The Art of Quick Home Sales: Use Good Photography

October 22, 2009 Updated: March 13, 2010
An example of a good photograph of a kitchen. This angle and composition would help sell this home much more effectively than  its counterpart below. (Jeff Nenarella/The Epoch Times)
An example of a good photograph of a kitchen. This angle and composition would help sell this home much more effectively than its counterpart below. (Jeff Nenarella/The Epoch Times)

As a seller, if you have taken all the necessary steps towards readying your home for the marketplace—including improving its condition and pricing it correctly—what else can assure your best outcome?
I have seen it again and again. Good quality photography and virtual photo tours of a home can really work wonders. And when photos are enhanced with corresponding statements affirming a home’s strongest characteristics, there is nothing more potent in rallying qualified buyers to pay your home a visit.

Whether aiming to sell a home by owner or when using an agent, good photography should be a top priority. A good quality camera must be used, and imaging-enhancing software is quite helpful. Many of the photo tour software programs allow some basic enhancing and panoramic photo stitching features that can make a tangible difference.

When creating a photo tour of a home, it is always helpful to have a list of improvements nearby as a resource. Nothing wows buyers more than hearing about all of the good qualities of a home, so list the hard work you have put in over your years of ownership.

What else should be kept in mind while shooting photos? Balance and style are two important principles. I have seen both good and bad photography used by real estate professionals. And I have seen buyers skip right over homes simply because they are marketed with poor photography.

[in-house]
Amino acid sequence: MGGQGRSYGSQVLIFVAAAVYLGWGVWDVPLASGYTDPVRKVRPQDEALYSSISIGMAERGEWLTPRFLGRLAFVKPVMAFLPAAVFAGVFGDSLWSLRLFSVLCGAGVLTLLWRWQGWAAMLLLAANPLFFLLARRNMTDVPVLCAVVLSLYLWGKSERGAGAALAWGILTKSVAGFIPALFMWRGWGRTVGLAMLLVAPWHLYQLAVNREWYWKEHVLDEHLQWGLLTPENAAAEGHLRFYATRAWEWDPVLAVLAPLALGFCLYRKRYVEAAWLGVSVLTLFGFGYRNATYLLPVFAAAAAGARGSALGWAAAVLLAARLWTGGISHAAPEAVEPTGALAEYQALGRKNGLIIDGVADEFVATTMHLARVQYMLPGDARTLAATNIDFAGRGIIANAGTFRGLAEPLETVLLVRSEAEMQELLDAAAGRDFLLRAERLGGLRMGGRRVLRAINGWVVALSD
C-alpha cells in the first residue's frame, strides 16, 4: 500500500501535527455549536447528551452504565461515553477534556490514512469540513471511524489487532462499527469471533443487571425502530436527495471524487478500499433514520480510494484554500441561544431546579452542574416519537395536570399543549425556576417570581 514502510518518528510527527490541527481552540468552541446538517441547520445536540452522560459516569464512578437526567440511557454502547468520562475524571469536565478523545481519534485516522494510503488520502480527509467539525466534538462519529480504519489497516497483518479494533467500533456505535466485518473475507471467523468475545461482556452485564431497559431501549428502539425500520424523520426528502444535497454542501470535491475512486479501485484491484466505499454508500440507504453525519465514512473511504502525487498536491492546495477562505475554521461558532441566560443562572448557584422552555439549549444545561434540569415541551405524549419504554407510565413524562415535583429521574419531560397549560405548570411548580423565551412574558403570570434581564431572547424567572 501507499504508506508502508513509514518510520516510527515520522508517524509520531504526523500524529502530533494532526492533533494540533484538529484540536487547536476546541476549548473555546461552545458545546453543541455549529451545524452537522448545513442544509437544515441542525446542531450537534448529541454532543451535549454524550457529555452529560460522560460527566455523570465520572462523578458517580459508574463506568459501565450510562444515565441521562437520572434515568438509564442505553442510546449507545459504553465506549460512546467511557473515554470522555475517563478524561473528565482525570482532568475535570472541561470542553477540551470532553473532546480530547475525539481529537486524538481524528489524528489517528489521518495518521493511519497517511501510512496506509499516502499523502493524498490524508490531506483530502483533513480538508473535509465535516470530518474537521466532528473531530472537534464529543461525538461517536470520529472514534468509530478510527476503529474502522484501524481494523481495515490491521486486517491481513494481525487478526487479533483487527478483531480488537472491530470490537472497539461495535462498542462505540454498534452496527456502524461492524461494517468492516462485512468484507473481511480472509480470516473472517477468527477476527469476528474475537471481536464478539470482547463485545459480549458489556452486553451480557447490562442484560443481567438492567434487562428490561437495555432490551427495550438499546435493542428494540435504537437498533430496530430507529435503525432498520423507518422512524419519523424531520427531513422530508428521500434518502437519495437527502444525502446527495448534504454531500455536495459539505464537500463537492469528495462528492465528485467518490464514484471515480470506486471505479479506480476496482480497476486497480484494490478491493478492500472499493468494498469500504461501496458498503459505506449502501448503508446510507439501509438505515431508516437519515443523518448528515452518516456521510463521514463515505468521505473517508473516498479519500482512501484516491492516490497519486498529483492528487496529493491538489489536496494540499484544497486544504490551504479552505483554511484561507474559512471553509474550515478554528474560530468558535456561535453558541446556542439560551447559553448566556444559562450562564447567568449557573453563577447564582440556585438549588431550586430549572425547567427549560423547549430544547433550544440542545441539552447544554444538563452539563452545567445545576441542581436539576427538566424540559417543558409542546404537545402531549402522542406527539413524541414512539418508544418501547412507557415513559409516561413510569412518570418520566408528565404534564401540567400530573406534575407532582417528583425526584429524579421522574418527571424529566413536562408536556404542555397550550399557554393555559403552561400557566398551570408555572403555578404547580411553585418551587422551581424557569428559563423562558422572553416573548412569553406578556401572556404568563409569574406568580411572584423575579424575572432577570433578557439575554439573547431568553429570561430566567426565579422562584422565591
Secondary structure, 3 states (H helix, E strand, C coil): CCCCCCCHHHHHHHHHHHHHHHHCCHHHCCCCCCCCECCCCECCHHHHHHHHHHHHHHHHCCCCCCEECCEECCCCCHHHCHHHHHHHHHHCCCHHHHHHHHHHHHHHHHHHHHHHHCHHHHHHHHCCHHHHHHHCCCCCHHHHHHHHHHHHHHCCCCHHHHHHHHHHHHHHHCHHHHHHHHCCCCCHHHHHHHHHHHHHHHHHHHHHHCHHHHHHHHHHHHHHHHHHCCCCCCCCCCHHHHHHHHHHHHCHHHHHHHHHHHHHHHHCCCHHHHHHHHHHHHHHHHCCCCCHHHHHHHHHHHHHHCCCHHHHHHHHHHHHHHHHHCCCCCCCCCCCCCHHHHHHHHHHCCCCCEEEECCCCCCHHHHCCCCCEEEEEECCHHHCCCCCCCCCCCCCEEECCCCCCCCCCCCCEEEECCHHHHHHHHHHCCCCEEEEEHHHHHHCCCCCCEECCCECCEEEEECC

An example of a bad photograph of a kitchen. This angle and quality of the photo does not enhance the best features of the kitchen. (Jeff Nenarella/The Epoch Times)
An example of a bad photograph of a kitchen. This angle and quality of the photo does not enhance the best features of the kitchen. (Jeff Nenarella/The Epoch Times)
Good photos have crisp images, demonstrate plenty of well balanced light, and are taken in good perspective. Good photos often make a home look better than it appears in person, as minor cosmetic flaws tend to not show up inside the images. Good photos seem to have a sense of balance in proportion, where lines and spaces fit inside the image with an aesthetic purpose.

Often when using photo stitching software, images tend to stretch the space inside a room, making it look bigger than in person. Good photos cause buyers who see them to want to view the home in person. And as a seller, you want as many qualified buyers through your home as soon as possible.

For inspiration when shooting photography, refer to some of the best examples. Stop by the book store and browse an issue of Architectural Digest or Old House Journal. Aim high, but realize your (or your agent’s) images will not likely shine as brightly as those in the aforementioned publications.

Like all true art forms, good photography takes formal training and years of experience to master. But even small steps toward enhancing your photos should lead to measureable results.